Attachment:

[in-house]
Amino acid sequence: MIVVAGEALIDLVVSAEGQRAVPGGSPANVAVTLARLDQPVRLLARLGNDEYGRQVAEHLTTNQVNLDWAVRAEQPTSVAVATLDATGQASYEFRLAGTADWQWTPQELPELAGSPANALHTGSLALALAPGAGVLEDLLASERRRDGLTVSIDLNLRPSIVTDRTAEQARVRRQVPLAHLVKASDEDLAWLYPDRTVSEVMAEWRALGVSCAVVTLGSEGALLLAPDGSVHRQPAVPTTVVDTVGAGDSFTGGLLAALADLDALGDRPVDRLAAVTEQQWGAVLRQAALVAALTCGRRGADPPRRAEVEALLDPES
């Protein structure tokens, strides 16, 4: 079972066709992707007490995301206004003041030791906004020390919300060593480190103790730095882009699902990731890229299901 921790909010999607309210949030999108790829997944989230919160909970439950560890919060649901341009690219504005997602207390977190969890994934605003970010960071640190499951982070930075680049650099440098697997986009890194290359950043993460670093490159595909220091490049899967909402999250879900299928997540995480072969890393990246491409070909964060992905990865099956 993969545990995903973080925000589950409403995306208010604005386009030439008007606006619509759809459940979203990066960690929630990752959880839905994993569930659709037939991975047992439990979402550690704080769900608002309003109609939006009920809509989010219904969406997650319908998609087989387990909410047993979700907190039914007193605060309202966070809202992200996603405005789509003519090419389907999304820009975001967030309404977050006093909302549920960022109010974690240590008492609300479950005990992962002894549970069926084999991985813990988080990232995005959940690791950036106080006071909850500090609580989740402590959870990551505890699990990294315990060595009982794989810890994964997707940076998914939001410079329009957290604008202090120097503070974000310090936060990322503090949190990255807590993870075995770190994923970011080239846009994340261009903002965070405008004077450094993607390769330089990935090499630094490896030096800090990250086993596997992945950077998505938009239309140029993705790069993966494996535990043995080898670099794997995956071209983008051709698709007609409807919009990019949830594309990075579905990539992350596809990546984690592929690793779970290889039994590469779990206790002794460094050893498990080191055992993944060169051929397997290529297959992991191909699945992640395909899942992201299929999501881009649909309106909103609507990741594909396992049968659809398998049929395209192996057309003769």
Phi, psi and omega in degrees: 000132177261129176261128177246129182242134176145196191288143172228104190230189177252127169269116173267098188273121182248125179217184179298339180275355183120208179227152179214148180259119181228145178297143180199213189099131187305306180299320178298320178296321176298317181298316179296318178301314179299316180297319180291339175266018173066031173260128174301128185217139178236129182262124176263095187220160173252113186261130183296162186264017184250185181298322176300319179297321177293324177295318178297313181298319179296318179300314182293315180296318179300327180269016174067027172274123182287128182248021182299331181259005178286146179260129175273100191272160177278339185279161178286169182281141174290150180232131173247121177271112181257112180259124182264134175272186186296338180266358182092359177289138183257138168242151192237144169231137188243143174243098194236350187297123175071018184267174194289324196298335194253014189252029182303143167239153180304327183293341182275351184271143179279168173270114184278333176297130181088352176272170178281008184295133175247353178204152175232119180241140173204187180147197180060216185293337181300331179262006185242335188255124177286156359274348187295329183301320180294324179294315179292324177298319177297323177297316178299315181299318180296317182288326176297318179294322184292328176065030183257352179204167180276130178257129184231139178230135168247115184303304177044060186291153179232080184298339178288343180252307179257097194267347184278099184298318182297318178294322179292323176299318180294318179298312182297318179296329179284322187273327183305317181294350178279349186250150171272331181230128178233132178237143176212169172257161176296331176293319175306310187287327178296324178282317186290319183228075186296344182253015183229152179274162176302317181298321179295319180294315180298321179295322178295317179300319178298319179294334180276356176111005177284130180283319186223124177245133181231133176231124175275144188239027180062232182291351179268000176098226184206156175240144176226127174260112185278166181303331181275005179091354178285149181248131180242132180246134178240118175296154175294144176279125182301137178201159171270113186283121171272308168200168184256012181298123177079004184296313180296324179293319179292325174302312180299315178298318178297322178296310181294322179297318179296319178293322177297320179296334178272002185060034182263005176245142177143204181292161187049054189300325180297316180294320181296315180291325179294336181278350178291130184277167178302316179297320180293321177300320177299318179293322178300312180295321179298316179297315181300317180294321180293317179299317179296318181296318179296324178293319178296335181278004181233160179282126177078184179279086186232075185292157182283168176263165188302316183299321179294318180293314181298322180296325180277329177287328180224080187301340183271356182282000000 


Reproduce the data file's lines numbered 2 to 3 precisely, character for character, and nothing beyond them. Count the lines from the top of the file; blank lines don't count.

Amino acid sequence: MIVVAGEALIDLVVSAEGQRAVPGGSPANVAVTLARLDQPVRLLARLGNDEYGRQVAEHLTTNQVNLDWAVRAEQPTSVAVATLDATGQASYEFRLAGTADWQWTPQELPELAGSPANALHTGSLALALAPGAGVLEDLLASERRRDGLTVSIDLNLRPSIVTDRTAEQARVRRQVPLAHLVKASDEDLAWLYPDRTVSEVMAEWRALGVSCAVVTLGSEGALLLAPDGSVHRQPAVPTTVVDTVGAGDSFTGGLLAALADLDALGDRPVDRLAAVTEQQWGAVLRQAALVAALTCGRRGADPPRRAEVEALLDPES
């Protein structure tokens, strides 16, 4: 079972066709992707007490995301206004003041030791906004020390919300060593480190103790730095882009699902990731890229299901 921790909010999607309210949030999108790829997944989230919160909970439950560890919060649901341009690219504005997602207390977190969890994934605003970010960071640190499951982070930075680049650099440098697997986009890194290359950043993460670093490159595909220091490049899967909402999250879900299928997540995480072969890393990246491409070909964060992905990865099956 993969545990995903973080925000589950409403995306208010604005386009030439008007606006619509759809459940979203990066960690929630990752959880839905994993569930659709037939991975047992439990979402550690704080769900608002309003109609939006009920809509989010219904969406997650319908998609087989387990909410047993979700907190039914007193605060309202966070809202992200996603405005789509003519090419389907999304820009975001967030309404977050006093909302549920960022109010974690240590008492609300479950005990992962002894549970069926084999991985813990988080990232995005959940690791950036106080006071909850500090609580989740402590959870990551505890699990990294315990060595009982794989810890994964997707940076998914939001410079329009957290604008202090120097503070974000310090936060990322503090949190990255807590993870075995770190994923970011080239846009994340261009903002965070405008004077450094993607390769330089990935090499630094490896030096800090990250086993596997992945950077998505938009239309140029993705790069993966494996535990043995080898670099794997995956071209983008051709698709007609409807919009990019949830594309990075579905990539992350596809990546984690592929690793779970290889039994590469779990206790002794460094050893498990080191055992993944060169051929397997290529297959992991191909699945992640395909899942992201299929999501881009649909309106909103609507990741594909396992049968659809398998049929395209192996057309003769």